• Greene Specifically Bet on Florida Mortgages Failing. As Gregory Zuckerman details in "The Greatest Trade Ever," Jeff Greene, angered that the value of his investment in credit default swaps (CDS) was not increasing, said he specifically bet on mortgages from states including Florida to fail. Zuckerman explained:
    Greene had spent months picking out especially toxic polls of loans, mortgages with little equity behind them from states where housing seemed to be running into trouble. And yet, his CDS protection on the loans was barely moving.
    "This pool has more exposure to Florida and California, has lower FICO scores and more 'liar loans,' and yet is priced higher than the ABX." Greene told [Alan] Zafran, growing more animated. "Why?!?" [Zuckerman, The Greatest Trade Ever, 2009, p. 221]
  • Greene: CDS Bet "Wasn't A Hedge At All, It Just Turns Out to be an Excellent Investment." Appearing May 14, 2009 on CNBC, Jeff Greene said that by the time he invested in credit default swaps he "knew it wasn't a hedge when I got involved in it." Greene shed light on his thinking:
    "There's got to be something on Wall Street with all the new products around that I can do that will give me a hedge against my portfolio. So I went to look for a hedge. And as it turns out this wasn't really a hedge at all - this just turned out to be an excellent investment and I knew it wasn't a hedge when I got involved in it." [CNBC, "Subprime Success," 5/14/2009]

Statement: Helped fuel the economic meltdown.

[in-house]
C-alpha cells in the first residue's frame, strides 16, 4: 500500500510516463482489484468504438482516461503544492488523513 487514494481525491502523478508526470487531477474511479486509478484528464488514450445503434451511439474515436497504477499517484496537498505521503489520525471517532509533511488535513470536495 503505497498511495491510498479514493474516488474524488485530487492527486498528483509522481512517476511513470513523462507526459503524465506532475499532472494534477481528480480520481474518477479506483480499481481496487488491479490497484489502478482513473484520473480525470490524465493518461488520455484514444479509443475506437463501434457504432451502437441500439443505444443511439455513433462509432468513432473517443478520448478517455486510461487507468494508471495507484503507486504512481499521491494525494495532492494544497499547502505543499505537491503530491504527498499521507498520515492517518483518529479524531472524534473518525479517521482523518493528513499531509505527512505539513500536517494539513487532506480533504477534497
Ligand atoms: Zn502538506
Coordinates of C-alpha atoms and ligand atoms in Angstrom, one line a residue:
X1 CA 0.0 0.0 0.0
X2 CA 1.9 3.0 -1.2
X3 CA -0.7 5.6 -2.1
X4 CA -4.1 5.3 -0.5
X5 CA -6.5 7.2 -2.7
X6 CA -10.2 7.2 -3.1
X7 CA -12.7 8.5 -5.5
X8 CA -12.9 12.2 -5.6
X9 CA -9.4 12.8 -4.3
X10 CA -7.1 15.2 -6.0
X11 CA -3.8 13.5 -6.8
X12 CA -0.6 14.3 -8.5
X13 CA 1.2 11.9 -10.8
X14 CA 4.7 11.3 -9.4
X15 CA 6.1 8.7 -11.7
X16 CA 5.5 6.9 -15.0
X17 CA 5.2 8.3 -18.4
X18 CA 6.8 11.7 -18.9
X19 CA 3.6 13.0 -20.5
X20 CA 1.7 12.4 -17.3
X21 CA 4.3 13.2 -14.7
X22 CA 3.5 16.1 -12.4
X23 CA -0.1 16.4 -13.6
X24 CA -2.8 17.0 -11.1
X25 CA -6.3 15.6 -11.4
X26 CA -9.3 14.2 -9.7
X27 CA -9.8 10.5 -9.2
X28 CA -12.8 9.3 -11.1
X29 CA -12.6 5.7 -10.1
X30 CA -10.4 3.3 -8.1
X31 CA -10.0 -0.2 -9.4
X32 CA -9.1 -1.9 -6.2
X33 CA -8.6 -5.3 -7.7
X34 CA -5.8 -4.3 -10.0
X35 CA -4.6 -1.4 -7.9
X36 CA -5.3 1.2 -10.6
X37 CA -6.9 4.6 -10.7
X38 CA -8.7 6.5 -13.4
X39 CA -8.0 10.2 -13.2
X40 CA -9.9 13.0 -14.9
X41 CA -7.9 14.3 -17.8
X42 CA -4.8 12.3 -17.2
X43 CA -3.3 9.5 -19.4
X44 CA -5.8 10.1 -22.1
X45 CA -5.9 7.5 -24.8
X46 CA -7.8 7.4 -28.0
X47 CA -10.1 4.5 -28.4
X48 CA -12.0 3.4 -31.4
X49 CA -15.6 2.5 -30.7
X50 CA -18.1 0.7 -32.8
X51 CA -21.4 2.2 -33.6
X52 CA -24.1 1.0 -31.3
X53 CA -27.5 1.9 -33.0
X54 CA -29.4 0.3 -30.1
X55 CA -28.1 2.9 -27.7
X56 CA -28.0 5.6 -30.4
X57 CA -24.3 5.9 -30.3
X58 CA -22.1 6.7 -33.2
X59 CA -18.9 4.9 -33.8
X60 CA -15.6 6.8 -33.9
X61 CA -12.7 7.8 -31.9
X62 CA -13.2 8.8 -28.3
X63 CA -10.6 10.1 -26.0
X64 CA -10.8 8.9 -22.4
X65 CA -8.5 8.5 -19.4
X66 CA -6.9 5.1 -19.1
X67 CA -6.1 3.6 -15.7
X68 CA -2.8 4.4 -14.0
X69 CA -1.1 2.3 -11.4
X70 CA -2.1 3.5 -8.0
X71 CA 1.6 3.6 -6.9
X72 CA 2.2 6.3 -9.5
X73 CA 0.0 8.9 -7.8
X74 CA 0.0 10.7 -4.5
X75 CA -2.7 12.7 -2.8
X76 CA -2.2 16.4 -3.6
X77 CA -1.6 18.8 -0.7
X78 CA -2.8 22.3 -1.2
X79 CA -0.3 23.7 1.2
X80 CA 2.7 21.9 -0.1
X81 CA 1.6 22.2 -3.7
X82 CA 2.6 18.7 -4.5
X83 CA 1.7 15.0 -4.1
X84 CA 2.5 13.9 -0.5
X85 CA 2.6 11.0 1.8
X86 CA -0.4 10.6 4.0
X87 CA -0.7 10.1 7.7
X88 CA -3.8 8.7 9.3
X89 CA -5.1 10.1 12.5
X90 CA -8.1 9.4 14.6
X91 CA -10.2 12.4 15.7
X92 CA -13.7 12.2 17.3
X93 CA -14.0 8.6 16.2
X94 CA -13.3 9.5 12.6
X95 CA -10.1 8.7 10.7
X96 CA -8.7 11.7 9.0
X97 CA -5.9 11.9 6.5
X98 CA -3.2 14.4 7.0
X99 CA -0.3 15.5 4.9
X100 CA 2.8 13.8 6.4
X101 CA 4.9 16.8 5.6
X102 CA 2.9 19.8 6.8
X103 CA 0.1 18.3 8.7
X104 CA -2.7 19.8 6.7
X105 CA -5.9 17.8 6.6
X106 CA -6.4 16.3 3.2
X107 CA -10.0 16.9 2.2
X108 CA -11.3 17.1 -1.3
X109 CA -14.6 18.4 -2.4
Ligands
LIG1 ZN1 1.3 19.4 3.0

This is opinion.

While most experts agree credit default swaps hastened the housing crisis, to take it all the way to Greene helping to fuel the economic meltdown is purely subjective.

Statement: Warren Buffett called Greene's scheme "financial weapons of mass destruction."
This is false.

Warren Buffett has never referred to Greene specifically. And in the Reuter's article cited as a source for the comments, Buffett is simply referring to credit swap defaults. Also, the statement here uses the word scheme. What Greene did was in no way illegal. Greene, like many others, made a calculated investment and won big.

Supporting materials provided by the Meek Campaign:
Warren Buffett: Derivatives a Ticking "Time Bomb" and "Financial Weapons of Mass Destruction." On Sept. 18, 2008, Reuters reported, "Five years ago, billionaire investor Warren Buffett called [derivatives like credit default swaps] a 'time bomb' and 'financial weapons of mass destruction' and directed the insurance arm of his Berkshire Hathaway Inc (BRKa.N) to exit the business." [Reuters, 9/18/2008]

Statement: (Greene video) "They'll attack me for my friends and past when I was single. Some of it is true but none of it matters."

Supporting materials provided by the Meek Campaign:

In an April 29, 2010 video announcing his run for Florida's Senate seat, Jeff Greene said, "They'll attack me for my friends and past when I was single. Some of it is true but none of that matters." [YouTube, 4/29/2010]

Statement: Betting on suffering does matter.
This is opinion.

Whether or not that is what Greene did, or if it matters is a judgment for the voters to make.

First Coast News